My Expectations were Exceeded – Great Expectations – Vaudeville Theatre – Review

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This highly stylised and imposing production brings Dickens’ tale of shattered dreams and suffering to life in a fresh and spirited way.

The atmospheric music playing as we took our seats helped to create the right melancholy mood. It’s gothic style and inventive staging ensure this play is not a reproduction of Victoriana or a boring retelling of the novel.

The older Pip (played superbly by Paul Nivison)is onstage throughout, watching and reacting to the life of his younger self (an astounding performance by Taylor Jay-Davis). This helped as it made us focus on Pip and his journey and not get side tracked into the other characters who are all a vital part of the tale, but it’s their interactions with young Pip that we concentrate on. This means the story has a tightness adaptations sometimes lack. Dickens can be so vast the central thread gets missed. This production is to be applauded that it never looses sight of whose story and expectations we are to follow.

It is a sad tale, with many a shattered life on display, the struggles they face and the triumphs and twists that life throws at them mean my attention was kept throughout.

The entire cast gives strong performances. Josh Elwell as Joe Gargery was especially touching and he had some wonderful comic moments in Act 2 as the servant. Jack Ellis as Jaggers, was dark and imposing yet his revelation at the end of his broken dreams was a real metaphorical punch to the solar plexus.


James Vaughan as Wemmick and Jack Ellis as Jaggers

Substantial female performances came from Paula Wilcox as the mentally unstable Miss Haversham and Grace Rowe as the loveless Estella gave memorably dark performances.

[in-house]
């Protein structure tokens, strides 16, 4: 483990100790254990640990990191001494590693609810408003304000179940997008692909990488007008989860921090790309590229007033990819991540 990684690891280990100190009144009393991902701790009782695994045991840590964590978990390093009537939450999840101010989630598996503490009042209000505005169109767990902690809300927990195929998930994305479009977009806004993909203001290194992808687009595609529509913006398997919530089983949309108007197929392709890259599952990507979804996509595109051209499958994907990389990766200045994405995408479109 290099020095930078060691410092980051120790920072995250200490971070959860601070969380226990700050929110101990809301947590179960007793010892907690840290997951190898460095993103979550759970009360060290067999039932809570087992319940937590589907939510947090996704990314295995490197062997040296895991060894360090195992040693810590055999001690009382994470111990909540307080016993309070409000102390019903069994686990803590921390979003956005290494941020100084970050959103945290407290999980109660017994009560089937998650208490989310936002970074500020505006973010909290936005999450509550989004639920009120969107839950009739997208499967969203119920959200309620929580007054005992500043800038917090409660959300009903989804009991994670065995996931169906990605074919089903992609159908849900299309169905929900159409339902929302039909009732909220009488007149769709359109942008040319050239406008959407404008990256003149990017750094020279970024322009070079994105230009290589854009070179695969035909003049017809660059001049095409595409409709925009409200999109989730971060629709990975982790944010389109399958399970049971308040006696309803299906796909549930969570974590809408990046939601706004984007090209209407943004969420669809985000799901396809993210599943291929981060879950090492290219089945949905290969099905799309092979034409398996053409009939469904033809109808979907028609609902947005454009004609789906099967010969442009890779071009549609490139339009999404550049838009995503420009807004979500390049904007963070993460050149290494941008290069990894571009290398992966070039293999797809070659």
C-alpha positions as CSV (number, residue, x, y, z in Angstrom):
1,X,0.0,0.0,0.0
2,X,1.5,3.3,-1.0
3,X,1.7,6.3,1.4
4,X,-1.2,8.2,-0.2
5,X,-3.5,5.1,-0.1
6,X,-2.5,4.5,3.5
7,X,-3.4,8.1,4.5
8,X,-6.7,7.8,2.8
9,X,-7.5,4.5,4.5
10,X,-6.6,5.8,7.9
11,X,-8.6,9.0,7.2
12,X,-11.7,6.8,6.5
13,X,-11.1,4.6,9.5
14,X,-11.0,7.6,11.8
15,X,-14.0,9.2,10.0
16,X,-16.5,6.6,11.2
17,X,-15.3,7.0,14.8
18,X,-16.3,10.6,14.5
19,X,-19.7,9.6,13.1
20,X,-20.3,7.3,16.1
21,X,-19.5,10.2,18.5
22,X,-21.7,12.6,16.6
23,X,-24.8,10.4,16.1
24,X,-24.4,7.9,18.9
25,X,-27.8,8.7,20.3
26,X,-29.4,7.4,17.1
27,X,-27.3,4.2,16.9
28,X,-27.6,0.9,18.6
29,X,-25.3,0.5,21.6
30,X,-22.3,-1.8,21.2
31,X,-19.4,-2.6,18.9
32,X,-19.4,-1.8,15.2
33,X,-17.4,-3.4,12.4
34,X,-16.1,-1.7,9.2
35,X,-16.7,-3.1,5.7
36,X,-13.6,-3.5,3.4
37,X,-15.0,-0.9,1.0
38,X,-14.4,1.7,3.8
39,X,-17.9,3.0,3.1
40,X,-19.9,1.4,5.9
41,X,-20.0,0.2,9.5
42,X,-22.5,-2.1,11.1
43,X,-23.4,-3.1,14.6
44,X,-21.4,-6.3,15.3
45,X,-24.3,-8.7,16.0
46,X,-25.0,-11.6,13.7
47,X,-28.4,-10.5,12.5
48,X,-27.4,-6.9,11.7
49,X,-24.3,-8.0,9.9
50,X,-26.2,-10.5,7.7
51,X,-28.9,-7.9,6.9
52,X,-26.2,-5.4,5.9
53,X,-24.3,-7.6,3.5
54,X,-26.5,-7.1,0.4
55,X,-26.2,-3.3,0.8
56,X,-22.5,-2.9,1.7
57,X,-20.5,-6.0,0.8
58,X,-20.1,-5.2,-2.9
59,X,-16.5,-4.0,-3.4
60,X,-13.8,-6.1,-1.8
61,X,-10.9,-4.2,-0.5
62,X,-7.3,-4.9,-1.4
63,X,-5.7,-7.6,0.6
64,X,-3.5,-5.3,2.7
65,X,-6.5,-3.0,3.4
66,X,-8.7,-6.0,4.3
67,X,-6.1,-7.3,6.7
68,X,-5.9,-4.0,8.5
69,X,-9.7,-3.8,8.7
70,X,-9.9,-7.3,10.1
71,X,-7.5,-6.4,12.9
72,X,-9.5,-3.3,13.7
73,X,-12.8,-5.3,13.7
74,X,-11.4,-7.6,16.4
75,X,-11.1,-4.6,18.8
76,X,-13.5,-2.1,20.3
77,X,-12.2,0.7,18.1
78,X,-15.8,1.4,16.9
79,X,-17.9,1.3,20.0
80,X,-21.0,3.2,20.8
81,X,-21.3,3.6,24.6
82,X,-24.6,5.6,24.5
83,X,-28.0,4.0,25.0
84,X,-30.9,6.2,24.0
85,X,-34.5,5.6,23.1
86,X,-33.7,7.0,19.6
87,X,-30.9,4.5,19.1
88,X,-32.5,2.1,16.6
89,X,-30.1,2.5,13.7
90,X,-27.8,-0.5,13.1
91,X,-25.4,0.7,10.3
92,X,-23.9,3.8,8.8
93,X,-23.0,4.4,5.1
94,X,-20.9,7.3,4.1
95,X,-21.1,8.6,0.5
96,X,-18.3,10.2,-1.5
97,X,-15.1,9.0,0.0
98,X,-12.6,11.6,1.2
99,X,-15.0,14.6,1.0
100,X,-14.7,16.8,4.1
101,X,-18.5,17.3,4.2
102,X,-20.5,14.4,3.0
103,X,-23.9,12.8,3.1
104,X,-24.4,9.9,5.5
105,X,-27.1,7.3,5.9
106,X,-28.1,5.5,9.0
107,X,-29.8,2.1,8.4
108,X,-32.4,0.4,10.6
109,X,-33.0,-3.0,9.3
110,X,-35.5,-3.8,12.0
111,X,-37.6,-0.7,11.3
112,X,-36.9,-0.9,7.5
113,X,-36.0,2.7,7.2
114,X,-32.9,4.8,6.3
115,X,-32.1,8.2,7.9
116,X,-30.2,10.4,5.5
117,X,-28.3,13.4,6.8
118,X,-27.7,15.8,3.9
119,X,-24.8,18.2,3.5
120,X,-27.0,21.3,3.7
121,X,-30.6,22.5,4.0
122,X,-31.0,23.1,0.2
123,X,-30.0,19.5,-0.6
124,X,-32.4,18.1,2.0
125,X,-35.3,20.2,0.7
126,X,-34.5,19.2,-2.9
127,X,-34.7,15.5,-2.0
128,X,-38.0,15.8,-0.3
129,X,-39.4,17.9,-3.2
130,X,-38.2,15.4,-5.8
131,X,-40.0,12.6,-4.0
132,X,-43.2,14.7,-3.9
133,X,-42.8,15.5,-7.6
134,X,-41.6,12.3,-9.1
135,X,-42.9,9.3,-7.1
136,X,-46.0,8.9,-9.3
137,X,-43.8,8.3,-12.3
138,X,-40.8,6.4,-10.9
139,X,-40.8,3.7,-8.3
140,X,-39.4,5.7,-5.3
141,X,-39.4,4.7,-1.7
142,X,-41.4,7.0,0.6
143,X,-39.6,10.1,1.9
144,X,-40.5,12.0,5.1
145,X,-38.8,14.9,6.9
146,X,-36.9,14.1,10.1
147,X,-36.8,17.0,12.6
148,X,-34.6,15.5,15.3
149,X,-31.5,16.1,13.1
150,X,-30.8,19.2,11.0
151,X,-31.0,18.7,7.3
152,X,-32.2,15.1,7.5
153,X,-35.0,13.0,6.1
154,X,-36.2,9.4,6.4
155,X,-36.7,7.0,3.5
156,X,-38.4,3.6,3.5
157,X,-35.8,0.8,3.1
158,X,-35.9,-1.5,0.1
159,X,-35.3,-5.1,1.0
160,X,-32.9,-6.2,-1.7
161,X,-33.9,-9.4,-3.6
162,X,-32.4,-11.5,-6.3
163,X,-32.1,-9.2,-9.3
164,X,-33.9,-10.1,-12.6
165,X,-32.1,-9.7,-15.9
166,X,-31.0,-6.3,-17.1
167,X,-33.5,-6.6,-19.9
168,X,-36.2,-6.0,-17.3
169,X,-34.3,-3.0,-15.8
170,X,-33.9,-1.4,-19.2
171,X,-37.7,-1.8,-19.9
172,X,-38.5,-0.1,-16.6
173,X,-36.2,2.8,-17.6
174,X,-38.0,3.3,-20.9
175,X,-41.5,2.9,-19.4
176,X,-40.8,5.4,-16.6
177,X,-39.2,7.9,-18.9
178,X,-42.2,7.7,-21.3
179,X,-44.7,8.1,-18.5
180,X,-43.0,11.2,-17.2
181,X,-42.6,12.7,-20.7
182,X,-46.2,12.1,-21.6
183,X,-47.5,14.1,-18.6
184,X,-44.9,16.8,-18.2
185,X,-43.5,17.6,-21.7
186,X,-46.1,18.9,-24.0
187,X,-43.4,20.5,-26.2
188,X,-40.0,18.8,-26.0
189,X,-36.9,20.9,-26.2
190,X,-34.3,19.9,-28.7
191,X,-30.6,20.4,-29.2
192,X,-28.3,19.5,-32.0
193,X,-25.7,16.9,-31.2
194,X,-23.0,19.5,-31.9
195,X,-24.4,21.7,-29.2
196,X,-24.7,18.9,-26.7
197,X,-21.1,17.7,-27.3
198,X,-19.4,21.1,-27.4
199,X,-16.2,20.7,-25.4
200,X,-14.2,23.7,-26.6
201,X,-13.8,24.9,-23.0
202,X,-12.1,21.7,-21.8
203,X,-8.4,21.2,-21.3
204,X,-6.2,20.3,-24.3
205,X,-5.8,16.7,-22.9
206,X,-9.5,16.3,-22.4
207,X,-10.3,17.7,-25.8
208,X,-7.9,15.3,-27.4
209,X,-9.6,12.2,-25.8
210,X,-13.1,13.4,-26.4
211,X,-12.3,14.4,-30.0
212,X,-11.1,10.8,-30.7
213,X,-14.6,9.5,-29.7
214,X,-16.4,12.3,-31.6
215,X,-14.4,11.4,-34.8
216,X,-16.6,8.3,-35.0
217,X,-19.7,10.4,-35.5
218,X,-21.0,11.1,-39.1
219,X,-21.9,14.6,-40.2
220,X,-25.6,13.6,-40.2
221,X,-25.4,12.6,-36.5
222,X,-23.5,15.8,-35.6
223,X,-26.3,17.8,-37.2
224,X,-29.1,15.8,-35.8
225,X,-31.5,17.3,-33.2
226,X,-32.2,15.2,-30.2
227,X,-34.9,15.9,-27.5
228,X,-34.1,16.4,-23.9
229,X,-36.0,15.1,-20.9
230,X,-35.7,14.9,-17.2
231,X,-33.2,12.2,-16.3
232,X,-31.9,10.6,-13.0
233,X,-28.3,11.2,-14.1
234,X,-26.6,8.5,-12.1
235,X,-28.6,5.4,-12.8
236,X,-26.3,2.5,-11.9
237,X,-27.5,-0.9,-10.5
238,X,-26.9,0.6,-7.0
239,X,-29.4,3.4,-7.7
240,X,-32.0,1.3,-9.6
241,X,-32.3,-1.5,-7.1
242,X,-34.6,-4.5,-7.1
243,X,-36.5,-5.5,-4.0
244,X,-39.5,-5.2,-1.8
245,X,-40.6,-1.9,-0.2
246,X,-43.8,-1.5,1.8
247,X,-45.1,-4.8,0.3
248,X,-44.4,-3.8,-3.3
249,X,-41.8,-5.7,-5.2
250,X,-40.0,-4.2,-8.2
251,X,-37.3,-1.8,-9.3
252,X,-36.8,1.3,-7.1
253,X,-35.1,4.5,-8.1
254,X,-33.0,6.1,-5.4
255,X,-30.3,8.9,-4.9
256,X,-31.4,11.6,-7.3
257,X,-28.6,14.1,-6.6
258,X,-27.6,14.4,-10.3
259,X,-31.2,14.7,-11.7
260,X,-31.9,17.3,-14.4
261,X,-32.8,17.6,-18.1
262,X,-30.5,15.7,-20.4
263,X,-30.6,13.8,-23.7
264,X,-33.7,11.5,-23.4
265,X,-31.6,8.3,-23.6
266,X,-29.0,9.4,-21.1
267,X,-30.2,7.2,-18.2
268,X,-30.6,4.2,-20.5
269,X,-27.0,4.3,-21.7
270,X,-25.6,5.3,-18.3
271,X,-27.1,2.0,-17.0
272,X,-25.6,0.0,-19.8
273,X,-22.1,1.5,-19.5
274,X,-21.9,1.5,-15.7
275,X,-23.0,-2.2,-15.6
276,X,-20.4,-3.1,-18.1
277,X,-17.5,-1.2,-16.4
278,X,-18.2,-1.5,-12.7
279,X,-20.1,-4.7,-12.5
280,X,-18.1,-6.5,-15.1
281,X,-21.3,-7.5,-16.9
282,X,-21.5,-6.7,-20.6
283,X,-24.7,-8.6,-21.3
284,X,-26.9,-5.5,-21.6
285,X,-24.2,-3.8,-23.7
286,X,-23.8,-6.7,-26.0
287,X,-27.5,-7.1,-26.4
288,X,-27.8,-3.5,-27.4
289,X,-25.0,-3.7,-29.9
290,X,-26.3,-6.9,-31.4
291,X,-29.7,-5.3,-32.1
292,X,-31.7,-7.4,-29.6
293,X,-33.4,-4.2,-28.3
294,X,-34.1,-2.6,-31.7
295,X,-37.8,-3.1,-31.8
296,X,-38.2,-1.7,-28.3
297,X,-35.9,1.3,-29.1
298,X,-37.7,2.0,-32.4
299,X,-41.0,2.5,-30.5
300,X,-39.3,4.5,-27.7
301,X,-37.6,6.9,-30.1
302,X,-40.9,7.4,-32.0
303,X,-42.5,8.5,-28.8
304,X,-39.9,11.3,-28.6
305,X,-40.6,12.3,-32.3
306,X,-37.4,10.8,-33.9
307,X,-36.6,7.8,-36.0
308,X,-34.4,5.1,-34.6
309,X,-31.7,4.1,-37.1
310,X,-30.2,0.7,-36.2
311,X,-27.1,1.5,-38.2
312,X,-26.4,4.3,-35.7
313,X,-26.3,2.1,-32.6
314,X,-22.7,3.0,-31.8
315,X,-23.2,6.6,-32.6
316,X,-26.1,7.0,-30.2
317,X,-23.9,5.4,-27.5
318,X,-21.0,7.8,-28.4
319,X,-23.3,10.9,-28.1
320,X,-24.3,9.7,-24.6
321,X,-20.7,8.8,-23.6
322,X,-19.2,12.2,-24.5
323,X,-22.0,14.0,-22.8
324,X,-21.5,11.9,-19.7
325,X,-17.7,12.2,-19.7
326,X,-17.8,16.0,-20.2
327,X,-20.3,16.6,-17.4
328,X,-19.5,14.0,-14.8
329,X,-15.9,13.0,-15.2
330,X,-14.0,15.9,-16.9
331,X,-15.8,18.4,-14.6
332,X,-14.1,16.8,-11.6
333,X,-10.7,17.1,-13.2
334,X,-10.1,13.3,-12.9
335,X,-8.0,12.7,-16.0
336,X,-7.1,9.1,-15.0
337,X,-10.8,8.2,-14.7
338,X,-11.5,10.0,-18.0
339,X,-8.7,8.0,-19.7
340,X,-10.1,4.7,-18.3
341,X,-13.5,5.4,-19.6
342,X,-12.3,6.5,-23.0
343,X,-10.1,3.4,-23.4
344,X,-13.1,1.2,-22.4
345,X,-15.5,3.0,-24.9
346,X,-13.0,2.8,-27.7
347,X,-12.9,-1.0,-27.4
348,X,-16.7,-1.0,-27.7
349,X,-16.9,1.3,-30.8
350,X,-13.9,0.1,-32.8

Grace Rowe as Estella and Paula Wilcox as Miss Haversham

Grace Rowe as Estella and Paula Wilcox as Miss Haversham

As I mentioned this is a heavily stylised production, the costumes are amazing and the use of cobwebs on them to denote that what we’re watching is in the past was a cunning touch.

I didn’t have many expectations on going to see this, I was expecting a dry and frankly boring retelling of Dickens tale. It did take a little while to pick up its pace but once it had I was treated to one of the most creative and exciting productions I’ve seen in a while. Go to for tickets.

STARS : * * * *

Playing Cards 1 : SPADES – Robert Lepage – The Roundhouse



The last play I saw by Robert Lepage (The Blue Dragon) I described as “theatrical perfection” . So my expectations were running high. I was especially intrigued by the idea of a series of plays based on the suits of cards, as I’ve been a professional conjurer for the last 10 years and I was keen to see a play drawing on my 52 friends for inspiration.

This series has been commissioned by the 360° Network ( a worldwide group of 360° theatrical spaces)  and so we are treated to a 360° viewing of the Lepage magic.

Yet despite all its technical wizardry and moments that did touch me, this play felt clunky and contrived on too many occasions. The anti-war characters felt bolted on rather than an organic part of the story.

360° version of a Vegas gaming room

2 characters/stories stood out for me; the gambling addict – his scene at Gamblers Anonymous was extremely powerful. As was the illegal immigrant house maid’s dilemma at needing to find a doctor.

Ironically these two scenes required no fancy staging, yet the rest of play is a dazzling whirligig of theatrical tricks and illusions, which for me detracted from the stories being told. A few musical numbers linked with Vegas /cards just didn’t work and to my mind were obviously added so the central stage area could be set. I expect better from the master of theatrical magic and segues.

Now a “bad” Lepage play is still better than other theatrical work out there. So if you’ve never seen any of Lepage’s work it’s worth going to see, just to see his style, but be aware this is nowhere near the pinnacles he can reach.

Maybe he’s finding his feet with the 360° concept. I look forward to the next suit in the pack and hope it relies less on the whistles and bells and keeps us connected via the humanity on stage.

At the end there were more technicians on stage being applauded than actors, therein lies the problem with this piece for me.

STARS : * *